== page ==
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Campaigners urge Highland Council to divest from fossil fuel and armaments funds


By Scott Maclennan

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Greens, Greenpeace, Highland-Palestine and other campaigners are calling on the Highland Council to divest any investments in arms and carbon producing companies from its pension investments: Kat Heath, Blake Perez-Heath, Katie Noble and Alasdair Morris. Picture: James Mackenzie.
Greens, Greenpeace, Highland-Palestine and other campaigners are calling on the Highland Council to divest any investments in arms and carbon producing companies from its pension investments: Kat Heath, Blake Perez-Heath, Katie Noble and Alasdair Morris. Picture: James Mackenzie.

Campaign groups have staged a demonstration to call on Highland Council to divest investments in its pension fund that they deem as 'dubious' claiming they support fossil fuels or armaments manufacturers.

Members of the Greens, Highland-Palestine, Highland Charter for Responsible Investment and Fossil Free Highlands turned out in support of a motion by Councillors Pippa Hadley and Maxine Smith at the local authority's Inverness headquarters earlier today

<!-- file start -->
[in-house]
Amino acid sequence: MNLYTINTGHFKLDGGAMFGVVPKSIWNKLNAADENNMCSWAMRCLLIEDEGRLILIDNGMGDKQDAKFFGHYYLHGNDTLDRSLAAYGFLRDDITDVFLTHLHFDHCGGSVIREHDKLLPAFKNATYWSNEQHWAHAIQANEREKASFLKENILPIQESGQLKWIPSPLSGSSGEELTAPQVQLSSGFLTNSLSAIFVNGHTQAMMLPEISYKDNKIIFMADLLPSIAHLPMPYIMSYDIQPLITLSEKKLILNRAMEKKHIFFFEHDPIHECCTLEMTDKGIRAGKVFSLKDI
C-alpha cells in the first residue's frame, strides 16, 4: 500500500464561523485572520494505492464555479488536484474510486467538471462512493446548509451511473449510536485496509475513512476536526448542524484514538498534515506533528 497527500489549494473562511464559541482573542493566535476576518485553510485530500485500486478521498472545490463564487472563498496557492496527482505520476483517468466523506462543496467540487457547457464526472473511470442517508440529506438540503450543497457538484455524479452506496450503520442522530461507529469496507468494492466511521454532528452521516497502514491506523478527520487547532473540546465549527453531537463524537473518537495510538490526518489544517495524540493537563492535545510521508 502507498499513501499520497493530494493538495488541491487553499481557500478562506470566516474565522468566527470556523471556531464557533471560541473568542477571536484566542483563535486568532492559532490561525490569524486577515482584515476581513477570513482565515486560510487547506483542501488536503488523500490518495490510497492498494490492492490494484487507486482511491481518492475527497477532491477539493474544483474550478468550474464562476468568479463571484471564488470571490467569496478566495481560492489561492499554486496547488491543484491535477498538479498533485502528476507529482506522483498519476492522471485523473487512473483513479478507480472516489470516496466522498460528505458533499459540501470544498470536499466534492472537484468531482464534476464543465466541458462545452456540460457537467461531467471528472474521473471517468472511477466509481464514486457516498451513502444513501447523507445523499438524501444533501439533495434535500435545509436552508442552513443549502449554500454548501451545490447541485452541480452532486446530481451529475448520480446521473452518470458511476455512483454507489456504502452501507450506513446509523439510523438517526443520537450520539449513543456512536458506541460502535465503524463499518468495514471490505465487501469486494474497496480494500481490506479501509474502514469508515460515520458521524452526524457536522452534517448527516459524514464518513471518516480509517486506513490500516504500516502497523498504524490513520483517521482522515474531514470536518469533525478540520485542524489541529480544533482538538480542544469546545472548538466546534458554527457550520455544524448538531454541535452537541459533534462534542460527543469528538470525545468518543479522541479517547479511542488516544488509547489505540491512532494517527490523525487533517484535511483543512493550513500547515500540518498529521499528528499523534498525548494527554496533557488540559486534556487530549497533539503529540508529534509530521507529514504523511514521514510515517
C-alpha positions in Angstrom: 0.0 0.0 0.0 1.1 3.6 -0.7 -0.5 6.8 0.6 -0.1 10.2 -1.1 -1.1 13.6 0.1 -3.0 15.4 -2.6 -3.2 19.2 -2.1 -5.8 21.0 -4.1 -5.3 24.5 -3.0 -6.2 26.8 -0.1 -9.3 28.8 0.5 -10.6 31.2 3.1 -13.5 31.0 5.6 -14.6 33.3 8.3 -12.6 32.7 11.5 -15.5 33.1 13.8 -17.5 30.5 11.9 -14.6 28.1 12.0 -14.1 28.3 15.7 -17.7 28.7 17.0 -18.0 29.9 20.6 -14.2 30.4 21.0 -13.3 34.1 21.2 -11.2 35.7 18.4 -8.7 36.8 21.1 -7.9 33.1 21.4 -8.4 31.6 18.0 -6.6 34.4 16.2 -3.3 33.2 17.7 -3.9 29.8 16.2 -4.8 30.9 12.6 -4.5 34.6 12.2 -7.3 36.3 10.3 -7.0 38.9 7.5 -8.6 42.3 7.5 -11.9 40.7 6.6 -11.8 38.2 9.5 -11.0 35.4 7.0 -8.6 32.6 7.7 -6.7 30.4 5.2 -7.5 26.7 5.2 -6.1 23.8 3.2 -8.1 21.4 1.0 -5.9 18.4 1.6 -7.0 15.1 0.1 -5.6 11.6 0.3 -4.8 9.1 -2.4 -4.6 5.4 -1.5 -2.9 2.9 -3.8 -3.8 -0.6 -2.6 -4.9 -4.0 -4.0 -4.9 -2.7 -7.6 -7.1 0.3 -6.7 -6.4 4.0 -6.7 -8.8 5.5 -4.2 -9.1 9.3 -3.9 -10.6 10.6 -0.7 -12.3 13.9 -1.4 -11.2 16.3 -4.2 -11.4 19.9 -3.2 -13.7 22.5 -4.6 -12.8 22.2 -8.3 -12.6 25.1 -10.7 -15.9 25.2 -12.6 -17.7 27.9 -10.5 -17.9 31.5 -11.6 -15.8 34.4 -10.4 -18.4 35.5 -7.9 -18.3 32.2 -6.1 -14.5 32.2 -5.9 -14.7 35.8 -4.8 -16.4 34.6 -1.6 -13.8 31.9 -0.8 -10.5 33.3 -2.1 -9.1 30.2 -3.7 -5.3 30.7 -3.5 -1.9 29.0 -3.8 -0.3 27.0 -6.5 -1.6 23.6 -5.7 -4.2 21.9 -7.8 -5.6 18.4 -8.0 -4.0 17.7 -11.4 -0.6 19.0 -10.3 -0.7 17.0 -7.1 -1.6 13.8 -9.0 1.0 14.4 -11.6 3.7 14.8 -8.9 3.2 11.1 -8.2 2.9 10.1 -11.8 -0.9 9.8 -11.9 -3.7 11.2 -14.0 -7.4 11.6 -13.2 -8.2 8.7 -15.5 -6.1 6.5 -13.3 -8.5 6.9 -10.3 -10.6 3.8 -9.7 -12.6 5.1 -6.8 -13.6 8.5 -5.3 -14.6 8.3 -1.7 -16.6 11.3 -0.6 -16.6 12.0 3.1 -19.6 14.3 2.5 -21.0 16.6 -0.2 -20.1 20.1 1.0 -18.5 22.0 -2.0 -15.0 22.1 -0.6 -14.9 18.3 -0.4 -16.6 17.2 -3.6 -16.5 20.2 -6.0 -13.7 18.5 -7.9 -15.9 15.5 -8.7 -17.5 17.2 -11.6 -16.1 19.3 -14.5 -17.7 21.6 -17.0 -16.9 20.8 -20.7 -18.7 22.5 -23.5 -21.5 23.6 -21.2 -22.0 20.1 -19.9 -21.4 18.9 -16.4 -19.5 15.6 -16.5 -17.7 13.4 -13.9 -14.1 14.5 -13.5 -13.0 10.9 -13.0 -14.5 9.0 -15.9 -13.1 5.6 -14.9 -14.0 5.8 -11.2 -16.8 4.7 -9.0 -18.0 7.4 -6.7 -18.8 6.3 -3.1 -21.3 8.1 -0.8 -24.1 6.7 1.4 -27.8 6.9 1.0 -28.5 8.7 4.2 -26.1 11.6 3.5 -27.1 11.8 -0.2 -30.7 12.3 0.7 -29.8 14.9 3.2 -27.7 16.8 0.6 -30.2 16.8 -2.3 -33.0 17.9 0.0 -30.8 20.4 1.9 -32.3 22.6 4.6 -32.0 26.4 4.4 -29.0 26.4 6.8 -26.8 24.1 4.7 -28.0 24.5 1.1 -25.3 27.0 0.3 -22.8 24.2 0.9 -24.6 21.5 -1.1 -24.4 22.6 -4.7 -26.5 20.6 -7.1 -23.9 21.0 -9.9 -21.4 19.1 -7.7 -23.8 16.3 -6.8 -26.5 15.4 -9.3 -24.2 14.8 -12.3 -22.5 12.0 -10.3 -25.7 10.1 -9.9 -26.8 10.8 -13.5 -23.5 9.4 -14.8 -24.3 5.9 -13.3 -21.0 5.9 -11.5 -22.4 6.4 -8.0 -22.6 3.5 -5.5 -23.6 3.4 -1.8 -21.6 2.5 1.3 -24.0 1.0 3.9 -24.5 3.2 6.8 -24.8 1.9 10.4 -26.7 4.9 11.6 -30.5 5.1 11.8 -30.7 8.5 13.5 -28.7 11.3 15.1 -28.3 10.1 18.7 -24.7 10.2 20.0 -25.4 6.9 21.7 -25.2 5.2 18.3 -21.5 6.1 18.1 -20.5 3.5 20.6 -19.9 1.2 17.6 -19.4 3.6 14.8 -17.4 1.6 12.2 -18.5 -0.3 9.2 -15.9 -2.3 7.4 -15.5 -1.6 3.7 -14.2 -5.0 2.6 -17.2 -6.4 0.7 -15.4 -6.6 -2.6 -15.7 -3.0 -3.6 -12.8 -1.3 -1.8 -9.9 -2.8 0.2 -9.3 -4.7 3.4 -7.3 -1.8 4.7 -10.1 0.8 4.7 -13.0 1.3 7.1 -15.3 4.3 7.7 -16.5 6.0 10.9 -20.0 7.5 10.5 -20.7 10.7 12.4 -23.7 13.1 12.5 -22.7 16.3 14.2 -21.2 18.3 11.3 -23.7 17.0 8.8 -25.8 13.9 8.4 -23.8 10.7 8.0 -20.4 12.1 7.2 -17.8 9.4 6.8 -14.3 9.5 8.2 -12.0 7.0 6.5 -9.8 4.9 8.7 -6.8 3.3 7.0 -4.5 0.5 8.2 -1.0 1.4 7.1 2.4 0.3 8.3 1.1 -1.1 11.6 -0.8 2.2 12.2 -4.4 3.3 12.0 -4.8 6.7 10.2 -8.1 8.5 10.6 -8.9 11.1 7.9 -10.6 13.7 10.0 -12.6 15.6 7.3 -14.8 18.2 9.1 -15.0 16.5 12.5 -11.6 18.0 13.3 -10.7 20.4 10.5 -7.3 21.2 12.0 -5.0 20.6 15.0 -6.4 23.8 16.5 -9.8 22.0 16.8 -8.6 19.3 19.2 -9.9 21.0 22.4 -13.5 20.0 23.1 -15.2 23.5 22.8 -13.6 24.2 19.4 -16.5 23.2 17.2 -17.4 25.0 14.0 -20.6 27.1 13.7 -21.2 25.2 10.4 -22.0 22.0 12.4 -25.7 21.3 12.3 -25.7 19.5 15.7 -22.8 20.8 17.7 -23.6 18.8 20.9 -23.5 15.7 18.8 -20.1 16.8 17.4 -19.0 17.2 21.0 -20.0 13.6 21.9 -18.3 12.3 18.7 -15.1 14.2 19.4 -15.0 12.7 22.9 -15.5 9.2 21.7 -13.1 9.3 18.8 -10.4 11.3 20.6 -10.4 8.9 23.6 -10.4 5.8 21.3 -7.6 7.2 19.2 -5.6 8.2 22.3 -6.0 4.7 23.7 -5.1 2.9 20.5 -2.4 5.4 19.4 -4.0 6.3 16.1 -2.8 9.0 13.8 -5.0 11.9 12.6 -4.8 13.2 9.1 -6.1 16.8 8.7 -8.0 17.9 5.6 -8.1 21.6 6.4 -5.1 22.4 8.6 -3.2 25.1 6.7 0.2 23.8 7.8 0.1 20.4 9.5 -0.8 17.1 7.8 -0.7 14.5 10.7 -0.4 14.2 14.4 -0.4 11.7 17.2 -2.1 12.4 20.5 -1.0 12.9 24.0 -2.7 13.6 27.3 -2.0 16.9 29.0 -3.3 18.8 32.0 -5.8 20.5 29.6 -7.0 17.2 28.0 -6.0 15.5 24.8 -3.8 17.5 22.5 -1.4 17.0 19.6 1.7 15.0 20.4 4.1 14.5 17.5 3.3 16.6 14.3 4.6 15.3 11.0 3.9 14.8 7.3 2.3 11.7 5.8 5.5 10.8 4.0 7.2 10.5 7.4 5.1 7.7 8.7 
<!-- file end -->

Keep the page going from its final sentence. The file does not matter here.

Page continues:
They want the Pension Committee to consider “making a formal commitment prior to COP26, to the divestment from fossil fuels, armaments and other environmentally and socially harmful products and activities as soon as possible”.

The campaigners say they want the council pension fund investments to be “ethically invested in industry, commerce and other things which benefit people and the planet and align with the council's social and environmental aims.”

A coalition of local groups, which have signed the Highland Charter for Responsible Investment, have identified £160 million worth of investment which fall short of what they regard as “responsible investments.”

Anne Thomas from the Greens said: “The Fund's fossil fuel investments have actually lost the fund £11 million recently. There is an opportunity to invest this money in things which benefit both people and the planet.”

A spokesperson for Highland–Palestine said: “We hope this September marks a turning point in Highland Council Pension Fund’s approach to socially and environmentally responsible investment.

“The fact that the pension fund still holds around £10 million of shares in an American arms company linked to multiple war crimes shows how far they still need to go.”


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